Growing up Quaker, Hoover turned to the outdoors for adventure and excitement. Besides his first love of fishing, he also enjoyed swimming, horseback riding, and hiking. He enrolled in geology at Stanford University after spending much of his youth collecting rocks. While in school, he conducted geological surveys in the Ozarks and Sierra Nevadas. A career in mining helped him understand what damage mining can do when not controlled, especially when it was done on unprotected land.
Hoover was a founding member of the Izak Walton League—a group for outdoorsmen and women who were a voice for environmental issues, especially in the 1920s. He even contributed a short essay for the group’s journal called Outdoor America on scientific conservation and fisheries.
In 1924, Hoover became president of the National Park Association (NPA) and lobbied to keep parks safe from development. He also sponsored a major study in 1929 on leisure and how outdoor recreation develops health and well-being.
Hoover’s conservation contributions were often based in ensuring the proper usage of resources (mainly water), probably due to his main outdoor passion of fishing—trout fishing in streams to be exact. As secretary of commerce, he helped establish a fishery at Yosemite National Park. He fought to split the river basins for water rights and usage. The Colorado River Compact was finally signed when he was president.
As president, Hoover expanded the park system by 40% and emphasized the importance of inexpensive recreation during the Great Depression. White Sands National Monuments (established as a park in 2019), Arches National Monument (established as a park in 1971), and Black Canyon of the Gunnison National Park were declared as national parks when Hoover was in office. His administration also expanded national forests by more than 2 million acres and helped along the creation of parks in the east, including the Everglades and the Great Smoky Mountains.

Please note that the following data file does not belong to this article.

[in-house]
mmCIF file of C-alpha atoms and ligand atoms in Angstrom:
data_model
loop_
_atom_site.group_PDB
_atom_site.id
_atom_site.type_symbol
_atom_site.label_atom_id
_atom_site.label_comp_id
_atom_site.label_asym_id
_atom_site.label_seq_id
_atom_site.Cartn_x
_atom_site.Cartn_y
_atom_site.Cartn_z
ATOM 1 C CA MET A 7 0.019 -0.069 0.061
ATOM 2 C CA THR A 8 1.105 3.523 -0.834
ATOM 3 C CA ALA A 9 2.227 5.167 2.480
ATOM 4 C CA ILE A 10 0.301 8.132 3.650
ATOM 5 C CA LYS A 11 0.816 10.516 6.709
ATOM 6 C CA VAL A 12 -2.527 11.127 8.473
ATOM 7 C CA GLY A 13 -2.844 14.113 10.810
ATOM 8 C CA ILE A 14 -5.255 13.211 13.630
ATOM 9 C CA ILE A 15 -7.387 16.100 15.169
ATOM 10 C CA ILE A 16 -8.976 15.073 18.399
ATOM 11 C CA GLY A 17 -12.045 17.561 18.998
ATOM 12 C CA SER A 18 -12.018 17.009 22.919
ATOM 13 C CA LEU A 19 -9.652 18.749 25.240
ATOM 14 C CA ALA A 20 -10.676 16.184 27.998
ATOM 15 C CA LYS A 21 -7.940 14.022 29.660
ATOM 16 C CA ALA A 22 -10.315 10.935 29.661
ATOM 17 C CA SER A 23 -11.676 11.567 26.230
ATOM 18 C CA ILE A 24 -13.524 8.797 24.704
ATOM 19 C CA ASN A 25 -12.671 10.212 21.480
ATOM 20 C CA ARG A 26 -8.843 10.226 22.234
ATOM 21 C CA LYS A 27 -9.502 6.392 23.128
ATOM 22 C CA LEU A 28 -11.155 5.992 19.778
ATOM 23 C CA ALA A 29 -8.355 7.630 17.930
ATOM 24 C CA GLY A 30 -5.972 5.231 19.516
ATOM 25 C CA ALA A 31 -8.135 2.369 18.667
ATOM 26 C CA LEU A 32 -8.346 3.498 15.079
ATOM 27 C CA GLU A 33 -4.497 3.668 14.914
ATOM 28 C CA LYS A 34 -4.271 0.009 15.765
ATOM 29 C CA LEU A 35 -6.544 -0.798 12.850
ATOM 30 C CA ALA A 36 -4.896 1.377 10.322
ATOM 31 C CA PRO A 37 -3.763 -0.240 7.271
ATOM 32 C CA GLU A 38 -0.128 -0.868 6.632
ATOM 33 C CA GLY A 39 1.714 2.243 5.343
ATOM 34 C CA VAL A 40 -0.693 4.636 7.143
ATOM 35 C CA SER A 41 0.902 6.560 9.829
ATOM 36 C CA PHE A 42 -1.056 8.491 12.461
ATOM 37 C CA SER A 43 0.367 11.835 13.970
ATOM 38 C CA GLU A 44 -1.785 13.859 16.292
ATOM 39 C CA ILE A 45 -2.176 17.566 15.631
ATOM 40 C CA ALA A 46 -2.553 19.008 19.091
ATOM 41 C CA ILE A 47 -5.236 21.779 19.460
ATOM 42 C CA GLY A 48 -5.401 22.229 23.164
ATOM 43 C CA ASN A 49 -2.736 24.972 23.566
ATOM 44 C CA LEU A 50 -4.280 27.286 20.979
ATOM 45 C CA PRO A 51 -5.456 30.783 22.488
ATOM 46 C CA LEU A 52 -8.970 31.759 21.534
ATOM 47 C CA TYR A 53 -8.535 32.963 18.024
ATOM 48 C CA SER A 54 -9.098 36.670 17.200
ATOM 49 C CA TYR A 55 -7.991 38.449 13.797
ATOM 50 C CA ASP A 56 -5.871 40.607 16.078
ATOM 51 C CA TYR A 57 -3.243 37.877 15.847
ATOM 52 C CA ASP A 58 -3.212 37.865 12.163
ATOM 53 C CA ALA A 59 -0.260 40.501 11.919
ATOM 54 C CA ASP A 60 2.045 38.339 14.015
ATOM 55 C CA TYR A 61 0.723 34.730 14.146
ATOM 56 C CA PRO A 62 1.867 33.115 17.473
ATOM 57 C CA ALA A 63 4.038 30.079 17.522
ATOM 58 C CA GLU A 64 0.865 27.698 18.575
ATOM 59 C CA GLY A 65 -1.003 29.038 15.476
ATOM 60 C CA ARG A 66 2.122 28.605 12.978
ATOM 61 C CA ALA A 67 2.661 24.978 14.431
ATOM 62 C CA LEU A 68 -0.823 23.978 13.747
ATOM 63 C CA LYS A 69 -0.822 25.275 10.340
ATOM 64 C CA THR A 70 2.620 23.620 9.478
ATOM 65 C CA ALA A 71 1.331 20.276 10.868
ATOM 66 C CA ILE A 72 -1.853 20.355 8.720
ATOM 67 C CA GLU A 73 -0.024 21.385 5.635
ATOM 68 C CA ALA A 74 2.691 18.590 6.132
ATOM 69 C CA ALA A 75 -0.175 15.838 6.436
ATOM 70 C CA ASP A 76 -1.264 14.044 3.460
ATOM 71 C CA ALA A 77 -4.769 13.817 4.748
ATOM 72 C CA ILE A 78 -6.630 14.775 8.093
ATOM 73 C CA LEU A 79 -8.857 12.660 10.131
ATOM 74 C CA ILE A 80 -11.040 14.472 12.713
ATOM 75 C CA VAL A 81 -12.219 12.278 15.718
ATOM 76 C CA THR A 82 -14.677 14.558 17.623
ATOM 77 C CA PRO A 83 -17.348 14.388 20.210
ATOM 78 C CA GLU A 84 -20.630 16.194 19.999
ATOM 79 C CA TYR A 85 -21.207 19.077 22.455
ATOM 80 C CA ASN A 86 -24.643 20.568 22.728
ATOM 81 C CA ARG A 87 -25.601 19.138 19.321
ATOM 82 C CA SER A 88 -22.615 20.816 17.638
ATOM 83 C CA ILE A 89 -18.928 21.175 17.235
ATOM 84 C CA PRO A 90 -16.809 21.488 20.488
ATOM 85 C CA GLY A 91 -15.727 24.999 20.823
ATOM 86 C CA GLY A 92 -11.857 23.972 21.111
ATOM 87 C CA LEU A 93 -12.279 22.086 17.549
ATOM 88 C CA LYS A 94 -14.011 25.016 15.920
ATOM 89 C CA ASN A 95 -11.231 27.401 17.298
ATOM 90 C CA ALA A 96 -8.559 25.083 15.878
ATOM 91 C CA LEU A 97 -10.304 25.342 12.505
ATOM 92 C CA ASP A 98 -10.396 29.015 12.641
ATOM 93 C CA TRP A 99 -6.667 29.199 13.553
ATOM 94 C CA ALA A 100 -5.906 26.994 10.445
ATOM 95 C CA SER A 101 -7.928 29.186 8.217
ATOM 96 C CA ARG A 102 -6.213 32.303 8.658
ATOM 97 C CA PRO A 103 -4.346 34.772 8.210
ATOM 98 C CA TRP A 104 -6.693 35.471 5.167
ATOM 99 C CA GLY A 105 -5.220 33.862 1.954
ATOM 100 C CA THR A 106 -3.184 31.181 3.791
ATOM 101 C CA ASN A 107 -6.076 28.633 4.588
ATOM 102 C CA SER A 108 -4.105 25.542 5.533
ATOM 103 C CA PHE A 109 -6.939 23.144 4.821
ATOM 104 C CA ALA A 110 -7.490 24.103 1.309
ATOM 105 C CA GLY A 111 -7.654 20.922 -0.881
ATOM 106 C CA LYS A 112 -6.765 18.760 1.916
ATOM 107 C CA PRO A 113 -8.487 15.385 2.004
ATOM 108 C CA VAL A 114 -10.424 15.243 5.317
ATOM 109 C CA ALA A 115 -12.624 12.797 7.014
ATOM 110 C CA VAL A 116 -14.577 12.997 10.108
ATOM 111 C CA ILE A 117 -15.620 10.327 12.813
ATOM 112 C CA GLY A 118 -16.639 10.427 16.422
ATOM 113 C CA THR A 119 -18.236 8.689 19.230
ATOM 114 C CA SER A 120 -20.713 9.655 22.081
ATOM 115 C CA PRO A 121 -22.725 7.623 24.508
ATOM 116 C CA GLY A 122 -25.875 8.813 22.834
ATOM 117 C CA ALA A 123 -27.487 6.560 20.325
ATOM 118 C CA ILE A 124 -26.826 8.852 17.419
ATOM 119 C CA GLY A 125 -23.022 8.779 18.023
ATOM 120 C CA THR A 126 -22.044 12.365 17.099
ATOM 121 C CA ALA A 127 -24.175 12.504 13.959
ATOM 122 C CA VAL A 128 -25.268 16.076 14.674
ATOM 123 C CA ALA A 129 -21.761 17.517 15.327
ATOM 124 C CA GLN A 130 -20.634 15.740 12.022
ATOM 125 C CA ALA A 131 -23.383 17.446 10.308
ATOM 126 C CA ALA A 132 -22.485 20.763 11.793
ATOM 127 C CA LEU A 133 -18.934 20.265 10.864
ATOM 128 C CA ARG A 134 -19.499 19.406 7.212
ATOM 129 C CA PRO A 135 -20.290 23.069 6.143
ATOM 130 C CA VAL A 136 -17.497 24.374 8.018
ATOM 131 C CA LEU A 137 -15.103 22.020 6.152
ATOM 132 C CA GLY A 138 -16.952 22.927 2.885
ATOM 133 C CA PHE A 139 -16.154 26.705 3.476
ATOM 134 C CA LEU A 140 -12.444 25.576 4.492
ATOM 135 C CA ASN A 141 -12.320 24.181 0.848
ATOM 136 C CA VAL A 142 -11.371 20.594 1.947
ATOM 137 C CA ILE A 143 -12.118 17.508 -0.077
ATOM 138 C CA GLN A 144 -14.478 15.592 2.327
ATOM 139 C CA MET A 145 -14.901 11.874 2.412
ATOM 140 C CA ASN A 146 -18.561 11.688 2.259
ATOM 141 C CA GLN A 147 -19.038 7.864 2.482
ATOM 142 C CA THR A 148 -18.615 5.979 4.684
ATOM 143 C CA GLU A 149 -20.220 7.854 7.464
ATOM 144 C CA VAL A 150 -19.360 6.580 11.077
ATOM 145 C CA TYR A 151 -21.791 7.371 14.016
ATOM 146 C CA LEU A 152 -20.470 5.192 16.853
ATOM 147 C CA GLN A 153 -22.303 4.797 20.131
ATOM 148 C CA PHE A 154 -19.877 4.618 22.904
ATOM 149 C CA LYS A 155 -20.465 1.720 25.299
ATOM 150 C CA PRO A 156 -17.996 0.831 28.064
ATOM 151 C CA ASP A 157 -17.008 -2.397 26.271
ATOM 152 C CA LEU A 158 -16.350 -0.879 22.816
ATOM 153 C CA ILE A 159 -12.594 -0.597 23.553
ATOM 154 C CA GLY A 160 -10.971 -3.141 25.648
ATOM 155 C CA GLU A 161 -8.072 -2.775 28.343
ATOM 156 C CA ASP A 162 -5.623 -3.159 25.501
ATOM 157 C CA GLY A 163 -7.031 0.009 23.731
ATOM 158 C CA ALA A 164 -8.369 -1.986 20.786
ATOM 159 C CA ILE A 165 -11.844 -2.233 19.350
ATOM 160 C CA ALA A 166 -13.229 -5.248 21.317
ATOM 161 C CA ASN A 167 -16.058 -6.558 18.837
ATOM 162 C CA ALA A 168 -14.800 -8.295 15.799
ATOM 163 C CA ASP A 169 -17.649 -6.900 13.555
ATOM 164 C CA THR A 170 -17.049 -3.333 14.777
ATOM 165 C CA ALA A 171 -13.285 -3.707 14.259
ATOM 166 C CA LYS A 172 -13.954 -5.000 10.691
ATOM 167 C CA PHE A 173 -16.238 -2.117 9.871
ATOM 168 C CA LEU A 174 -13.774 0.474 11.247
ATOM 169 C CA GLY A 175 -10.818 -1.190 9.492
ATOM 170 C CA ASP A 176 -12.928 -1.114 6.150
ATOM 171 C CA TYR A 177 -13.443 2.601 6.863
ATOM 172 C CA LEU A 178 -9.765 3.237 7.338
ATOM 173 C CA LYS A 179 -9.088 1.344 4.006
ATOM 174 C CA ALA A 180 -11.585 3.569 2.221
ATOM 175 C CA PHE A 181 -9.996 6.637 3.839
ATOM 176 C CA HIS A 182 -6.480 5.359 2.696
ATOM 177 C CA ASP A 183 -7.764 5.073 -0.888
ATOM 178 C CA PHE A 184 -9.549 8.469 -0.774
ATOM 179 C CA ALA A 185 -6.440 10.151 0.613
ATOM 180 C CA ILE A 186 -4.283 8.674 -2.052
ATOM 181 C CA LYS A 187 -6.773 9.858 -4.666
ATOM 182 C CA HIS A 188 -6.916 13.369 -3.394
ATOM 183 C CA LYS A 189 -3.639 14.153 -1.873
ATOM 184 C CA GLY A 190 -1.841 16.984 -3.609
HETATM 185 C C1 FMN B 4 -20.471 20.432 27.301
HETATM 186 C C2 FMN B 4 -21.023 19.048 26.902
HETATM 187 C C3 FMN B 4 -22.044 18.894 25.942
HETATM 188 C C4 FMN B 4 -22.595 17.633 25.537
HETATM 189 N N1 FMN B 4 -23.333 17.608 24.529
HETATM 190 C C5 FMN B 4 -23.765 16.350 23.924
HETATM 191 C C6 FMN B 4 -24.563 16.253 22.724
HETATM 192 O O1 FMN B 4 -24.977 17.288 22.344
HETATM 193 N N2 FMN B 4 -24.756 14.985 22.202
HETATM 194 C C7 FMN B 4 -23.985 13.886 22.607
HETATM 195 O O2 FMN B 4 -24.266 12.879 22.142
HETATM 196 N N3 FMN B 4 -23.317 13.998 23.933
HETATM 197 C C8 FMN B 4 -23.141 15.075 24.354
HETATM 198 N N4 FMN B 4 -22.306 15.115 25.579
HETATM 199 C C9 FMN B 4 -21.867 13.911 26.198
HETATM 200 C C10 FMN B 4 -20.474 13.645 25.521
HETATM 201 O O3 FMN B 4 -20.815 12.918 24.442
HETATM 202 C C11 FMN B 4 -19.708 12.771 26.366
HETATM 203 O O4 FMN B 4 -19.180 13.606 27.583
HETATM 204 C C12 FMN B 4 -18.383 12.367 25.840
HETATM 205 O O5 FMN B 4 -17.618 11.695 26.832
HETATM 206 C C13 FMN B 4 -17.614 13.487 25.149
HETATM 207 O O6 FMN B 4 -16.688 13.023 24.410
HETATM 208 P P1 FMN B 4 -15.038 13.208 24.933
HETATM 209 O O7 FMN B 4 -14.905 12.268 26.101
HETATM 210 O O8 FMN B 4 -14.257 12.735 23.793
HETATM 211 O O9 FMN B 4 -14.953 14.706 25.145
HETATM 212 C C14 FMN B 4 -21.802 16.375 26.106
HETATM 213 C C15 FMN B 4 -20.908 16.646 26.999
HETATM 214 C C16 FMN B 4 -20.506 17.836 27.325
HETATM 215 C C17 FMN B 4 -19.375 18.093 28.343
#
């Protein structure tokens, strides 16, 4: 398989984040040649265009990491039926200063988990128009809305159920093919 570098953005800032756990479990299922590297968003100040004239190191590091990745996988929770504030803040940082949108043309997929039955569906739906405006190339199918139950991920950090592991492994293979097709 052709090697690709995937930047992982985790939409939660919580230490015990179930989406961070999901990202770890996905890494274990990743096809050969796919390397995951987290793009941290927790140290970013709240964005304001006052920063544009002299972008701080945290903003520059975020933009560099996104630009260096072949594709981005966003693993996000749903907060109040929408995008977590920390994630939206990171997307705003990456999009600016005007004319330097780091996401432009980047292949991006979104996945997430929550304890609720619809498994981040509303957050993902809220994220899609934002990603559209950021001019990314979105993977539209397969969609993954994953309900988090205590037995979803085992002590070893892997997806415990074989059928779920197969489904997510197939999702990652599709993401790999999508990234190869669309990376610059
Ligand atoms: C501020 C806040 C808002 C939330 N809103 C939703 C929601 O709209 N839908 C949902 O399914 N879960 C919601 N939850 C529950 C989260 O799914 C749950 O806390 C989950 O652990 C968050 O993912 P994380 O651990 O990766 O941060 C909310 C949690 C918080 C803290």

The Hoovers established Camp Rapidan, a rustic fishing camp, in the Blue Ridge Mountains using $120,000 of his own money. Hoover often escaped there during his presidency. He would invite other politicians and dignitaries there for meetings that included fishing and horseback riding.
When he left office in 1933, Hoover donated the property to become a part of the newly established Shenandoah National Park. In 1938, Hoover purchased his boyhood home in Iowa and oversaw its restoration. A year after his passing in 1965, it became the Herbert Hoover National Historic Site with the Herbert Hoover Presidential Library and museum next to it.
After his presidency, Hoover continued to fish throughout the National Parks System. He continued lobbying to add territory to established parks, including incorporating Jackson Hole National Monument into Grand Teton National Park.
The Hoover Dam was named to honor Hoover’s role in creating the dam, known as 8th Wonder of the Modern World. The Hoover Wilderness, an area between the Great Basin and the Sierra Nevadas in Yosemite, is also named after the former president.
Hoover’s name is attached to many elementary, middle, and high schools nationwide. Outdoor education programs have been named in his honor, and two minor planets, 932 Hooveria and 1363 Herberta, were named after him as well. Built in 1919, the Lou Henry and Herbert Hoover House is where the president of Stanford University resides. The Hoover Presidential Foundation continues its work by giving grants to schools to visit the Herbert Hoover Historical Site.